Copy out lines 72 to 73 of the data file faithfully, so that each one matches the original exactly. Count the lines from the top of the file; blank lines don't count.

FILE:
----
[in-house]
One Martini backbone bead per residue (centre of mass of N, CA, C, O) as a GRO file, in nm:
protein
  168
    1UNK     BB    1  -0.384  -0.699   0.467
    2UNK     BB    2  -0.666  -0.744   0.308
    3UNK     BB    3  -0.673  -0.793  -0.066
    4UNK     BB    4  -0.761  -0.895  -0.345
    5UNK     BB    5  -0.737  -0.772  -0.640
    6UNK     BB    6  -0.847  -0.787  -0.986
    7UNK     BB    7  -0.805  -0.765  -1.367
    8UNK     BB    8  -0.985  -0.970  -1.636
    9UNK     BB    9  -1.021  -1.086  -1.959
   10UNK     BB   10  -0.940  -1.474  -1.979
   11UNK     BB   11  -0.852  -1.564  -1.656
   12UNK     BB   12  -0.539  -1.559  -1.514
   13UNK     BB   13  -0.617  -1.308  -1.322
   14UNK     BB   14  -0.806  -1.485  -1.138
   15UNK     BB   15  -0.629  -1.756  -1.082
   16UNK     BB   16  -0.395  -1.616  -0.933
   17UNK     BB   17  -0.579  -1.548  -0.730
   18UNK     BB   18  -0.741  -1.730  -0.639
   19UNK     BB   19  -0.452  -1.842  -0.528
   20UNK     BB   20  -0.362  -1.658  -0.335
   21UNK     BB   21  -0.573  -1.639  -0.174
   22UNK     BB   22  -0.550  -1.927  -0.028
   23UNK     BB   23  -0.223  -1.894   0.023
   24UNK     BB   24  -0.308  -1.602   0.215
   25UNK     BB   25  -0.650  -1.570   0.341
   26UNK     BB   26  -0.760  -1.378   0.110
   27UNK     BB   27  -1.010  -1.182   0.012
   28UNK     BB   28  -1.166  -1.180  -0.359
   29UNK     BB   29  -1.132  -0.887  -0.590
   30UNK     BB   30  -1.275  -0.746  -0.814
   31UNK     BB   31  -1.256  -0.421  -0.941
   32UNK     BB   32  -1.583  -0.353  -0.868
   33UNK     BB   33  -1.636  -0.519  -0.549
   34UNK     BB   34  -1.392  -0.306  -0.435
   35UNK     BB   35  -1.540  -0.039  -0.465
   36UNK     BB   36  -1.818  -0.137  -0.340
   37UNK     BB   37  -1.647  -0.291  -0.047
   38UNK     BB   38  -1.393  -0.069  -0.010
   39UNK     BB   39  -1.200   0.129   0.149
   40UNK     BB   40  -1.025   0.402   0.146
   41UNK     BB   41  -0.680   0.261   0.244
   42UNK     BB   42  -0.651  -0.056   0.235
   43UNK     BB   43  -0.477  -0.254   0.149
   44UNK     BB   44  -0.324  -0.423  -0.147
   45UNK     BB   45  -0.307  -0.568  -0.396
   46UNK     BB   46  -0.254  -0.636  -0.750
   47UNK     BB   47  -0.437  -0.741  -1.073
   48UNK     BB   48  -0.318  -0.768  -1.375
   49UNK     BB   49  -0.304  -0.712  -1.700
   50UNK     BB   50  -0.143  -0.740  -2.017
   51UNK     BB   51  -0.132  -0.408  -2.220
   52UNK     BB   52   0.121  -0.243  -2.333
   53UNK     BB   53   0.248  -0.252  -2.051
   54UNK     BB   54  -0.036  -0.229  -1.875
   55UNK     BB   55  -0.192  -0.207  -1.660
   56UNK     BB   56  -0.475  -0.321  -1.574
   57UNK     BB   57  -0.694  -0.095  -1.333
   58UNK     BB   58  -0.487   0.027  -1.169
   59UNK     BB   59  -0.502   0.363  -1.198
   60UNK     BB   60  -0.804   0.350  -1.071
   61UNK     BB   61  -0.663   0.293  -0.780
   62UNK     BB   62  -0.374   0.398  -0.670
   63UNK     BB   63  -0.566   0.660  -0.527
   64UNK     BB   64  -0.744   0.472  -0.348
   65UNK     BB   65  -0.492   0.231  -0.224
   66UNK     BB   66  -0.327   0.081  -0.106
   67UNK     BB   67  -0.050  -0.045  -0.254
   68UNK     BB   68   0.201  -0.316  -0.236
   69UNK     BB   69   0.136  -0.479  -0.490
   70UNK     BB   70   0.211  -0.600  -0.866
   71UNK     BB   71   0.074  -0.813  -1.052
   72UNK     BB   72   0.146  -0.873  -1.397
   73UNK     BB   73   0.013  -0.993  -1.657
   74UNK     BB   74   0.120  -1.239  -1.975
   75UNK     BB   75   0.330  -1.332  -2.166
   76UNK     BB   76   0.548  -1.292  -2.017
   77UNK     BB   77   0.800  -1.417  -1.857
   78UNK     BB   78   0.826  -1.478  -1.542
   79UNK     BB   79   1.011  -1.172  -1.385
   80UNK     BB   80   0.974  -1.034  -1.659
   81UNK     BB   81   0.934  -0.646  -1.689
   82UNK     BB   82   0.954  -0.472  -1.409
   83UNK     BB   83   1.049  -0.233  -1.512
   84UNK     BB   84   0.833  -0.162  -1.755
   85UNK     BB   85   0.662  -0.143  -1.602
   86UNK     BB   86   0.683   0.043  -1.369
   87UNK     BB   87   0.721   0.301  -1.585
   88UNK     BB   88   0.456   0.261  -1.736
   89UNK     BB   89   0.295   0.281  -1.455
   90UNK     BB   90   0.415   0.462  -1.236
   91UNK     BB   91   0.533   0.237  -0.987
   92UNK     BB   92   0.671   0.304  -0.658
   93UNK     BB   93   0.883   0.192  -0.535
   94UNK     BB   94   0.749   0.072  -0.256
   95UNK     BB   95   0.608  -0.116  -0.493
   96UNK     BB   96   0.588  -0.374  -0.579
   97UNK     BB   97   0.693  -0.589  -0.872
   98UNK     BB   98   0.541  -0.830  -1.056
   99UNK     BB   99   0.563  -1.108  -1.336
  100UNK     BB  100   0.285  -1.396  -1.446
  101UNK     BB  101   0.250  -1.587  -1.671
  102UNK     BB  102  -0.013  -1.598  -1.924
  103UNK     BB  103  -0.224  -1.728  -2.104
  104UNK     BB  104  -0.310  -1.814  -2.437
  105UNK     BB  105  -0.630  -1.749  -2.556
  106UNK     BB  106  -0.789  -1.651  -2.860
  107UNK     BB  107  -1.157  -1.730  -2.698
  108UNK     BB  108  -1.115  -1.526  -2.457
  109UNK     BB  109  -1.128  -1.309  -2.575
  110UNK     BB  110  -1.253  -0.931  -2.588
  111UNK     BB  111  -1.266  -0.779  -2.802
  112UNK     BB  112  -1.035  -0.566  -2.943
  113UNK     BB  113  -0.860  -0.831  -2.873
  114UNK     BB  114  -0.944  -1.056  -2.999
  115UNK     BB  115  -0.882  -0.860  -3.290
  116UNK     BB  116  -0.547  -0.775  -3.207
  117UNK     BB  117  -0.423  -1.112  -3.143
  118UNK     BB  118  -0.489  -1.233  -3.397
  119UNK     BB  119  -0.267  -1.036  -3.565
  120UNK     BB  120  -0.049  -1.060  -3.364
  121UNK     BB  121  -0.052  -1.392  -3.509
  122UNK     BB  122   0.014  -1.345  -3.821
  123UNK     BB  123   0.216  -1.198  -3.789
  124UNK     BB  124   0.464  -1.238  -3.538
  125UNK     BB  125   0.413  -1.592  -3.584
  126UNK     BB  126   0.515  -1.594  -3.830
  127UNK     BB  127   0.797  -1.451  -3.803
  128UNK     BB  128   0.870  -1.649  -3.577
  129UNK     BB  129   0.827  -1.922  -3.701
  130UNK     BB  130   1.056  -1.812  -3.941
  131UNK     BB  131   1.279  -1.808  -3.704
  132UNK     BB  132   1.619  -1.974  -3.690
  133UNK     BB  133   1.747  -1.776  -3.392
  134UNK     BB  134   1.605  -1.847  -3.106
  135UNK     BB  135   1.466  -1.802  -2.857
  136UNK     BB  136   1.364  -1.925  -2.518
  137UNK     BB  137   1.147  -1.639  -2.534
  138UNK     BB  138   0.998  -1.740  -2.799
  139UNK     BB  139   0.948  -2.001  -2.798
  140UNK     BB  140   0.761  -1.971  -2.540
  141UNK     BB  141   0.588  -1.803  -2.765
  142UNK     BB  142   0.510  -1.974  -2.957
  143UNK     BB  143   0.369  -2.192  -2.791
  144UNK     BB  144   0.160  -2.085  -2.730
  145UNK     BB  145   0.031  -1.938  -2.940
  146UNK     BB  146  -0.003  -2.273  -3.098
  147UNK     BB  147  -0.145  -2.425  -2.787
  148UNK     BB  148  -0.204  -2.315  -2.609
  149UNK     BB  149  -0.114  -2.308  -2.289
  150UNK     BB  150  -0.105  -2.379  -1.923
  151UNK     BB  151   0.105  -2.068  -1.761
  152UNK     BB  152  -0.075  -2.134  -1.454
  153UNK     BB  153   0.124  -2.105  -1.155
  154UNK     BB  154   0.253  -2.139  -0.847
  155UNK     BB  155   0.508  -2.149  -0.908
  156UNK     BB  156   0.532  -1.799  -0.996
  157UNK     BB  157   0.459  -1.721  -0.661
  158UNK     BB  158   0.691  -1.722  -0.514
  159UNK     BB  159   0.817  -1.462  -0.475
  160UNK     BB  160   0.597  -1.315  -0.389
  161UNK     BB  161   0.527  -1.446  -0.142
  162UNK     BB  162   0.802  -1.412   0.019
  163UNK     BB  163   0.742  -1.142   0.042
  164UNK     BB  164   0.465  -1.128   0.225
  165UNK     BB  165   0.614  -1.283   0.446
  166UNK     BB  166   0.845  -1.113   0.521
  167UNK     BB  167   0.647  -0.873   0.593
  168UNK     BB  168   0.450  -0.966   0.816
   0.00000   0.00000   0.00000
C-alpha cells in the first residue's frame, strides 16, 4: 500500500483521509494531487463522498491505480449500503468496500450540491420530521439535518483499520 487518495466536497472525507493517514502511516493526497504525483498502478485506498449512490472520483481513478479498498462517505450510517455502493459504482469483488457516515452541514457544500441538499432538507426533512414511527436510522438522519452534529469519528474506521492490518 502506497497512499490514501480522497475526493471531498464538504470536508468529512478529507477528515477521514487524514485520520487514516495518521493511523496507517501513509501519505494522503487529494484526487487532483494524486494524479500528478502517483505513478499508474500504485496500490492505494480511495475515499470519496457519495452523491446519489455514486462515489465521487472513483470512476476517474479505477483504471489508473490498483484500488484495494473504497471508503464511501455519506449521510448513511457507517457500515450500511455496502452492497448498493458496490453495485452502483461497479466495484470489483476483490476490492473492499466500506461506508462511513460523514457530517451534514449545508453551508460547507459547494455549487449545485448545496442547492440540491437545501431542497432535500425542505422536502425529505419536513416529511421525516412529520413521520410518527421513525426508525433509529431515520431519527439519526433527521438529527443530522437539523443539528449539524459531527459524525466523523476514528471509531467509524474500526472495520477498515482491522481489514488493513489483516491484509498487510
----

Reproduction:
   68UNK     BB   68   0.201  -0.316  -0.236
   69UNK     BB   69   0.136  -0.479  -0.490